If you do a lot of context switching between projects, recreating your terminal environment & window layout can easily eat up hours of your day. Here’s a quick tip to help you create and manage persistent terminal workspaces so that with a few keystrokes, you can jump straight back into whatever you were working on as quickly as possible.

How it works

The whole idea behind this setup is to make it so you will have 1) The ability to name your terminal workspaces with easily memorizable names and 2) the ability to keep persistent terminal workspaces running even if you’ve closed your terminal window.

All of this is achieved with the following shell script which we’ll configure iTerm2 to execute anytime you open a new window.

#!/bin/sh 
export PATH=$PATH:/usr/local/bin

# abort if we're already inside a TMUX session
[ "$TMUX" == "" ] || exit 0 

# startup a "default" session if none currently exists
tmux has-session -t _default || tmux new-session -s _default -d

# present menu for user to choose which workspace to open
PS3="Please choose your session: "
options=($(tmux list-sessions -F "#S") "NEW SESSION" "BASH")
echo "Available sessions"
echo "------------------"
echo " "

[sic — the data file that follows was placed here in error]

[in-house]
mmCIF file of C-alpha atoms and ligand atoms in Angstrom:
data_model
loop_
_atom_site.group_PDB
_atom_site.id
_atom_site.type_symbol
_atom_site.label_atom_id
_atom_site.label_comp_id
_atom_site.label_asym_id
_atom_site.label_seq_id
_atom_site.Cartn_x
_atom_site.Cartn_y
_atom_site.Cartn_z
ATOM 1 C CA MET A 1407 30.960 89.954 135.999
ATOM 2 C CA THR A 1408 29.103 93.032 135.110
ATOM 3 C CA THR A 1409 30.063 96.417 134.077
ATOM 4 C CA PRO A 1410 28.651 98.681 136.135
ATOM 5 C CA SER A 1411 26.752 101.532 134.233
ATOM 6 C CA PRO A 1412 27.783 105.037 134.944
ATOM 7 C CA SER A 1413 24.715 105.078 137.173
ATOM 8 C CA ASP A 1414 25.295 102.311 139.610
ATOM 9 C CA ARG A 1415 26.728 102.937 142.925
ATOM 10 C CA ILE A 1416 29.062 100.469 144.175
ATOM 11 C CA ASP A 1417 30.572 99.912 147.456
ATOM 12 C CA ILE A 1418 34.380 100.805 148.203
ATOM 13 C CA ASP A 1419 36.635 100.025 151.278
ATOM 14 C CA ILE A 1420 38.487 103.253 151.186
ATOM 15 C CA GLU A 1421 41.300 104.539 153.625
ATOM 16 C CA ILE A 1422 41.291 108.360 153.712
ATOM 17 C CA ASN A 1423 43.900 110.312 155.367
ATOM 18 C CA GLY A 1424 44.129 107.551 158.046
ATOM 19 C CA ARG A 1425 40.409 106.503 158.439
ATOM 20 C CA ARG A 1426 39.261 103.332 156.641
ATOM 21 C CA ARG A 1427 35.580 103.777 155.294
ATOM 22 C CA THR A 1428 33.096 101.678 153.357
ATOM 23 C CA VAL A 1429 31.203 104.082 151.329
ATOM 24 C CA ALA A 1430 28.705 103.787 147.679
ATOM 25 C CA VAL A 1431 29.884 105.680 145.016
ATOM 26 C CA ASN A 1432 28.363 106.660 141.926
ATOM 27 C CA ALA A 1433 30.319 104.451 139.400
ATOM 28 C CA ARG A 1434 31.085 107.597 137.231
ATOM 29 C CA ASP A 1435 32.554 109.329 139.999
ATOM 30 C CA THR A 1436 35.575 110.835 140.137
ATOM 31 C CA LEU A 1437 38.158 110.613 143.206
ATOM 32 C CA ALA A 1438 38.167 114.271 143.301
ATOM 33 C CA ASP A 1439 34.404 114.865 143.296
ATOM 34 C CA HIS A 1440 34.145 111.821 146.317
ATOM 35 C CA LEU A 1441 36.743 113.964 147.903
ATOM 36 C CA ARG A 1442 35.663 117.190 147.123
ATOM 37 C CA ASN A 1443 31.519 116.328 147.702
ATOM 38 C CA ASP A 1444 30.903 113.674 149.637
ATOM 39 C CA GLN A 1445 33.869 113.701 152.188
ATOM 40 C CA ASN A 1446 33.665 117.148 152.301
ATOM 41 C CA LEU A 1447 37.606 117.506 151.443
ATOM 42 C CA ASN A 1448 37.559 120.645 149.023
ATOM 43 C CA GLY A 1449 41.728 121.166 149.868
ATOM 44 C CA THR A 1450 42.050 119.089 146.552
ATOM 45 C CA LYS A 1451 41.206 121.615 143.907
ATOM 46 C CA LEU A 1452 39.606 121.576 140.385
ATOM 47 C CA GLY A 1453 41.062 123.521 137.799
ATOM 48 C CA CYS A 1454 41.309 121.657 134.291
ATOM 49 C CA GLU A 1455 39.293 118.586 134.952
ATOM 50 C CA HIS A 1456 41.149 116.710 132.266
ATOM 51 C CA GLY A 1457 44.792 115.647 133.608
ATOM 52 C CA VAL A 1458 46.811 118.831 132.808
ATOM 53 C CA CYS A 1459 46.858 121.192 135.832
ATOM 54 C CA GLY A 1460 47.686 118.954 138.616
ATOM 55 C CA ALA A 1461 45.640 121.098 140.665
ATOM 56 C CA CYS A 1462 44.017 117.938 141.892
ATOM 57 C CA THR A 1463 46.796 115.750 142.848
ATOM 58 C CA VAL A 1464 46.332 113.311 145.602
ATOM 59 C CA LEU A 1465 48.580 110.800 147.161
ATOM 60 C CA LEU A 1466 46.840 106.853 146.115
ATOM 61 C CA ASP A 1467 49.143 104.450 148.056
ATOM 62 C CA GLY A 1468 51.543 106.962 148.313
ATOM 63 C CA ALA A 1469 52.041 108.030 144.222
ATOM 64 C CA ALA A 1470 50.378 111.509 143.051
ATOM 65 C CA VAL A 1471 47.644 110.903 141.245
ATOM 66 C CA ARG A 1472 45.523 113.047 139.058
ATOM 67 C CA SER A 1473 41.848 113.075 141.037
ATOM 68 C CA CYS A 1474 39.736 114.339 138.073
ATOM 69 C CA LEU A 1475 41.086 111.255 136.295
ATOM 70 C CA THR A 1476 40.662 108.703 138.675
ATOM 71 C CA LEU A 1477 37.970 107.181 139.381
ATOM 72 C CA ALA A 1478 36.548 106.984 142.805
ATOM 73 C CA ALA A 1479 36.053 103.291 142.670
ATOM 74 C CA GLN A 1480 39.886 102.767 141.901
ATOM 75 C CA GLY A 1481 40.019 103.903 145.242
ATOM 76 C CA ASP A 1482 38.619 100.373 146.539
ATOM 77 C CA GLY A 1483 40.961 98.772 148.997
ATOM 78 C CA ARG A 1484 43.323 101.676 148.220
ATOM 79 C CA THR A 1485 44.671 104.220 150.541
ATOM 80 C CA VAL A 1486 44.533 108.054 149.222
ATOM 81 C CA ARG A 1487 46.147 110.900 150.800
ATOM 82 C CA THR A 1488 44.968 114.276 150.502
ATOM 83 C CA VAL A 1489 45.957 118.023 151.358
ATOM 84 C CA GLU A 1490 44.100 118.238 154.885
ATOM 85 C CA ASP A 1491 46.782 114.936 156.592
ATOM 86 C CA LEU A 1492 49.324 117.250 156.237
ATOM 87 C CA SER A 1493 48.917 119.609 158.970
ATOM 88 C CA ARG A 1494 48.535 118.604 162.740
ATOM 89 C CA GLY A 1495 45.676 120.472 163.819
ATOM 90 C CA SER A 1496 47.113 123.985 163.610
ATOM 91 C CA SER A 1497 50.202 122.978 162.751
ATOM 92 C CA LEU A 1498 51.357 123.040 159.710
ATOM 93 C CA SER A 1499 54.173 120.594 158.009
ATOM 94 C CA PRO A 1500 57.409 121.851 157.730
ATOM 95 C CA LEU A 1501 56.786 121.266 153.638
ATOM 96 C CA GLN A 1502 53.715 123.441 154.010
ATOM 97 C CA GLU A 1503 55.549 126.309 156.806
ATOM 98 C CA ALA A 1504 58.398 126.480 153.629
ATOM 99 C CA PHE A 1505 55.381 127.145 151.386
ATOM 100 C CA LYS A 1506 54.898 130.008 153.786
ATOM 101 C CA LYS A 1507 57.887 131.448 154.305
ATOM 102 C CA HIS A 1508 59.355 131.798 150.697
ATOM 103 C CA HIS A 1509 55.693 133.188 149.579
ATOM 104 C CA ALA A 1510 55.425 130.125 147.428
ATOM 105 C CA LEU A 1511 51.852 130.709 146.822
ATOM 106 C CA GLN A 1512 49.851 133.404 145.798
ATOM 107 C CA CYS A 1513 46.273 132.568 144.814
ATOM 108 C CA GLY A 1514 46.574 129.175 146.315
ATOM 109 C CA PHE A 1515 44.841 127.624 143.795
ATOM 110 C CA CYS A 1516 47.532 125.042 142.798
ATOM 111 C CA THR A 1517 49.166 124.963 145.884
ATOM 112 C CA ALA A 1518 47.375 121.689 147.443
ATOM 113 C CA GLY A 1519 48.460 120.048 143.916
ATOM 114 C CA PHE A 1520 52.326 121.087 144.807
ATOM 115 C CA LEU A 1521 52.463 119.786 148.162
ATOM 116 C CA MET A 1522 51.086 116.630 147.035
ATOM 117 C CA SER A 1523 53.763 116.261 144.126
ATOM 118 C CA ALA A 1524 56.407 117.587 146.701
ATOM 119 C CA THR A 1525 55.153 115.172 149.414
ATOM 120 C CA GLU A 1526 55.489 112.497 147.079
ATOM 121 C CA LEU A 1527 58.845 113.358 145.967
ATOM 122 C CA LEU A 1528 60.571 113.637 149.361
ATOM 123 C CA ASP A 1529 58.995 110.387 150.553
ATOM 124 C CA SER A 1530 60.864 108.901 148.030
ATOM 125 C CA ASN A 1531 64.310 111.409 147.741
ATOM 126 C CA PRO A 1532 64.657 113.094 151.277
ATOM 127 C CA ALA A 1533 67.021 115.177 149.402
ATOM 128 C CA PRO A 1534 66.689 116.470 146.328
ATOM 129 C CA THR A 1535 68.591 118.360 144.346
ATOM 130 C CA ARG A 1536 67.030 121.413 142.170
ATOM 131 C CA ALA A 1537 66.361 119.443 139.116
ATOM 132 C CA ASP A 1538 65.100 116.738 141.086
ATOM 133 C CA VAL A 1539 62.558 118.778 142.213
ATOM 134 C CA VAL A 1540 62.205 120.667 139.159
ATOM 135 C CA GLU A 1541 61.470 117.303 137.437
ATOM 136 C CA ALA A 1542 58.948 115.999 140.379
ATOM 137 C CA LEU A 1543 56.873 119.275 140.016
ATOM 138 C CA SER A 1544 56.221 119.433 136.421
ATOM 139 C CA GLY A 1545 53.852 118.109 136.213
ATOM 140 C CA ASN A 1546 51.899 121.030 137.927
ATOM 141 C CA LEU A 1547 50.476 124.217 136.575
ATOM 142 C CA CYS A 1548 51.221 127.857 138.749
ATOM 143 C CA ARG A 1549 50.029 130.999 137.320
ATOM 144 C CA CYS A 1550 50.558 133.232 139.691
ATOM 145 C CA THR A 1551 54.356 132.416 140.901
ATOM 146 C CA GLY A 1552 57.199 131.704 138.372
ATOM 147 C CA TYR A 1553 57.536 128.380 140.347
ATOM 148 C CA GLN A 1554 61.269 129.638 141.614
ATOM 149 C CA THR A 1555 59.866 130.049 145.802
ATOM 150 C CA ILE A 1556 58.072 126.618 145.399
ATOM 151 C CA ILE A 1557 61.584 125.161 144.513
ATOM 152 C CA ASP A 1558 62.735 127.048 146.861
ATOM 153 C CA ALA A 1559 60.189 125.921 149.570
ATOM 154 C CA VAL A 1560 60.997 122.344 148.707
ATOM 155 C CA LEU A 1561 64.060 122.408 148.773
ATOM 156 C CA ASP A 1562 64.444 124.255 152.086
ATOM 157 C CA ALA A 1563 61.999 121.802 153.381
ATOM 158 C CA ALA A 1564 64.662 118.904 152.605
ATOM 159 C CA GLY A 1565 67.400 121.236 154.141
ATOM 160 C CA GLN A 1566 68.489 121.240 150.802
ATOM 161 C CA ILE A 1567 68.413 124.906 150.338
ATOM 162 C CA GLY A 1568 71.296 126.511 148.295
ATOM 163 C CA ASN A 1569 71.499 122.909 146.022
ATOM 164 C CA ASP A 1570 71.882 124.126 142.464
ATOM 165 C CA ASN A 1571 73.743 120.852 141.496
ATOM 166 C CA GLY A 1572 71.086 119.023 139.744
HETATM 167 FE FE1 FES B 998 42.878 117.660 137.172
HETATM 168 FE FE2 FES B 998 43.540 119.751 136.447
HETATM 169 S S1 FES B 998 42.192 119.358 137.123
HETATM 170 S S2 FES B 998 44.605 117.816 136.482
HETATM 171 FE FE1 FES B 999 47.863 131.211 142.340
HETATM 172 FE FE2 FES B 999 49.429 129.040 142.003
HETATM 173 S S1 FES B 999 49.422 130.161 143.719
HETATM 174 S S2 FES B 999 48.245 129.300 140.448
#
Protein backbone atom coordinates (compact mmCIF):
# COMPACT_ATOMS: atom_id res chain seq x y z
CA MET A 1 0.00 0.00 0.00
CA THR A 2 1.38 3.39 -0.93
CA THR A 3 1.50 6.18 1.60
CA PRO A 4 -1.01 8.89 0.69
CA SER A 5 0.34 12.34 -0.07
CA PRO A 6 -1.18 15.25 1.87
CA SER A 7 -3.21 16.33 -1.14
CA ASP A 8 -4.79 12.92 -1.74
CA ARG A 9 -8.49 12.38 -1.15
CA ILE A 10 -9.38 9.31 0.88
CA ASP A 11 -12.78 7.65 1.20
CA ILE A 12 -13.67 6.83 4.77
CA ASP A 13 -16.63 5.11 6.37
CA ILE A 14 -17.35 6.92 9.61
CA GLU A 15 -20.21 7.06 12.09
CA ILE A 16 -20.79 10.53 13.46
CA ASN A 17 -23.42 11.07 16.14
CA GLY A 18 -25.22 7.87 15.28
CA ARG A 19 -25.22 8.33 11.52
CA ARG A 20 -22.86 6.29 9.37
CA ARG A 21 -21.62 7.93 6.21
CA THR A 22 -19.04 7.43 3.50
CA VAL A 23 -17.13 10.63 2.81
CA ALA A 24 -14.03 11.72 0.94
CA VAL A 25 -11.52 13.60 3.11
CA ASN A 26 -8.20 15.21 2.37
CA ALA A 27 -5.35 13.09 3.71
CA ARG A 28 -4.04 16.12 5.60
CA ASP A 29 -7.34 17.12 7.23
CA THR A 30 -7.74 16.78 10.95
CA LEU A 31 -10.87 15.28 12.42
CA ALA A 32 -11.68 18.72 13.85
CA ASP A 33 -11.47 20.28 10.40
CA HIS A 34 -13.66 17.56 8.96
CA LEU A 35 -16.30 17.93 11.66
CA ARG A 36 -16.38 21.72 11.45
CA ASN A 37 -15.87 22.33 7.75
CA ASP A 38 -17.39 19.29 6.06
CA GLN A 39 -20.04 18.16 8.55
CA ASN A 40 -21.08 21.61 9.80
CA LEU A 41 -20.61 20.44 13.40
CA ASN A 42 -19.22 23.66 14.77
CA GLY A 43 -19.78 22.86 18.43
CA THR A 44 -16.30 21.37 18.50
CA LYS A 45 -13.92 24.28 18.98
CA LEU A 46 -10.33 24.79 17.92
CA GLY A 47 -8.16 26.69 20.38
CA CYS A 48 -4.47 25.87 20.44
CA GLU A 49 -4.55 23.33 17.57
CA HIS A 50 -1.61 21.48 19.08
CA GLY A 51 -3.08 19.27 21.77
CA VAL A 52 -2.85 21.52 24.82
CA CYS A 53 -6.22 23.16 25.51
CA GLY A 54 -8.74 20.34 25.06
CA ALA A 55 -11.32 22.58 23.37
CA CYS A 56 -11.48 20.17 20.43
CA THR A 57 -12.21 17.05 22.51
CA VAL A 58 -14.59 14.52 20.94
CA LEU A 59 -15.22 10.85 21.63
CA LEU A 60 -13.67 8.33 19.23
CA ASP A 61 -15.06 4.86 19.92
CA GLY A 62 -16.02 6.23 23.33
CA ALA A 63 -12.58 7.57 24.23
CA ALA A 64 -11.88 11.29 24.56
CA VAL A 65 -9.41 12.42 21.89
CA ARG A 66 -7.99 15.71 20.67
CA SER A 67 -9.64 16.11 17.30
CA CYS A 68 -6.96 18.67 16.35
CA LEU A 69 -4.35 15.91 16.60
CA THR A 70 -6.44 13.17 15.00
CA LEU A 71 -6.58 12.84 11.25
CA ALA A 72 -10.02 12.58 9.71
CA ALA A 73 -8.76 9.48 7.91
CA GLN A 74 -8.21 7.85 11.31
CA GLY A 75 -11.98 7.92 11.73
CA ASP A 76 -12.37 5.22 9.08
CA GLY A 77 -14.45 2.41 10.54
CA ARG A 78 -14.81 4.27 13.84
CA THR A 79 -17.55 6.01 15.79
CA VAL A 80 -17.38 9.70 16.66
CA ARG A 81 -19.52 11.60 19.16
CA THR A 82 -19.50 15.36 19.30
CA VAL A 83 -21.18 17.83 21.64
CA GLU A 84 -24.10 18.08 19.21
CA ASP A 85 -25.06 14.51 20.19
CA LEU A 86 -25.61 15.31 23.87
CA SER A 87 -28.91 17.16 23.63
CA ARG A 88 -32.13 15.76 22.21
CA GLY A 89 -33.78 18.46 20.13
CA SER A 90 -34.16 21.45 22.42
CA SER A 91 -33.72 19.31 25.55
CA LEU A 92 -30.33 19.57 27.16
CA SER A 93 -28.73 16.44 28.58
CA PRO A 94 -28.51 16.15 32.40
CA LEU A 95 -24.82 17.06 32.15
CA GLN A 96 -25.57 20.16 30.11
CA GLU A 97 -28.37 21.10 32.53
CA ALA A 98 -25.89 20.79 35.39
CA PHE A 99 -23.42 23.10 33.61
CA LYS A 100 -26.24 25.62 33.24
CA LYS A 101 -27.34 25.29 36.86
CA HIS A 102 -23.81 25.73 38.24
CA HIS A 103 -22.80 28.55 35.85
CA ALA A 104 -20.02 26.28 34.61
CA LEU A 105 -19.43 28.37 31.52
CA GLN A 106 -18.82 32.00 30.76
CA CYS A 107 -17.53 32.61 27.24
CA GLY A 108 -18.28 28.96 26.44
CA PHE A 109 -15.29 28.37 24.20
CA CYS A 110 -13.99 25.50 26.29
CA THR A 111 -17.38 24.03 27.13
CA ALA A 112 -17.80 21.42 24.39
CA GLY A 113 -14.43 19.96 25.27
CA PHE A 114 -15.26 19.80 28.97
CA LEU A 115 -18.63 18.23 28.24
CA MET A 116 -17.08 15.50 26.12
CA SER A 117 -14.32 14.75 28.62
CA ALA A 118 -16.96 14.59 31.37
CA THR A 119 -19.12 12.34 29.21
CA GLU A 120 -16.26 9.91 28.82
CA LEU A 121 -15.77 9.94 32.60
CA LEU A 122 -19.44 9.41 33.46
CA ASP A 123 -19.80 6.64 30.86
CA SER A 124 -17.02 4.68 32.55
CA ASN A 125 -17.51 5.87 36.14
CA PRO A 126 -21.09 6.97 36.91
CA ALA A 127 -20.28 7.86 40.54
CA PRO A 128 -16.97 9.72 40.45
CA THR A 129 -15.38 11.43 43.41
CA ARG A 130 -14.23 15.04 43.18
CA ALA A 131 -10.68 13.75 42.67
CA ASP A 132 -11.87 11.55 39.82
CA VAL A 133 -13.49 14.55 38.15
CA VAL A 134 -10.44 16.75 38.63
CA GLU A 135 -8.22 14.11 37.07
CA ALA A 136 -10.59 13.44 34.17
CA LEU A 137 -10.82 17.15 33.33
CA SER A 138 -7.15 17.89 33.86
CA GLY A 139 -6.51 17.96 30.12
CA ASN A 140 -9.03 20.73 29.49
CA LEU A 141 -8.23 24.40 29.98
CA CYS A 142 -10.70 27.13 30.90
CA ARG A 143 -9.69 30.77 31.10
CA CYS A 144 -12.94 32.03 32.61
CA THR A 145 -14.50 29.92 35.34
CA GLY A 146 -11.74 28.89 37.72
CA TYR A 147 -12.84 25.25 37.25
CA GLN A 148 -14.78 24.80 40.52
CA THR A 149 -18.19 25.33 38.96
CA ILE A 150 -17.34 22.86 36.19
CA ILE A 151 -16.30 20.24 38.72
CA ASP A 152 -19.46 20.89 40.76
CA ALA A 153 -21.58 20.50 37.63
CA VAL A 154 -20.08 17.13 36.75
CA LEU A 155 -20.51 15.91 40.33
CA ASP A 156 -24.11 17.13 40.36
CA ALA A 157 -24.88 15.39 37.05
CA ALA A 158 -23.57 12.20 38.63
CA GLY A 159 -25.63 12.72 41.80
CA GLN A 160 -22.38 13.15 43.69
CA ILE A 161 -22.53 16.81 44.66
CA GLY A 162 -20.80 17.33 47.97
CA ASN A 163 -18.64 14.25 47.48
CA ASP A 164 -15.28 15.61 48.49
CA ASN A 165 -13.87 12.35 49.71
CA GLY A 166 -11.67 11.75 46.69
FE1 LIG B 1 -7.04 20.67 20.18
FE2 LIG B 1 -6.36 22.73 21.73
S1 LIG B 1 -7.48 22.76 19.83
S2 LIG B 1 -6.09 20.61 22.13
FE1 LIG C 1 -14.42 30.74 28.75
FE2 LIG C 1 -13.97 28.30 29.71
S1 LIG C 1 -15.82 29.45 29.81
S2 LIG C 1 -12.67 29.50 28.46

select opt in "${options[@]}"
do
    case $opt in
        "NEW SESSION")
            read -p "Enter new session name: " SESSION_NAME
            tmux new -s "$SESSION_NAME"
            break
            ;;
        "BASH")
            bash --login
            break;;
        *) 
            tmux attach-session -t $opt 
            break
            ;; 
    esac
done
Setting it up

First off, place the above script in a location that’s accessible to iTerm2 (I usually place it in ~/.dotfiles/tmux.start.sh).

Then open up iTerm2’s terminal preferences and have it execute this script anytime you open a new window:

iterm2config

Usage

Once you’ve done all the above, everytime you open a new window, you’ll be prompted to choose which previous workspace you want to join.

newsession

You’ll also have the opportunity to create new work spaces by choosing NEW SESSION. Or if you don’t want to open a full blown tmux session, you can choose to just open up a BASH prompt. All of these sessions are persistent. So if you decide to close your terminal window, they will remain active in the background and ready for you to rejoin at a later point in time.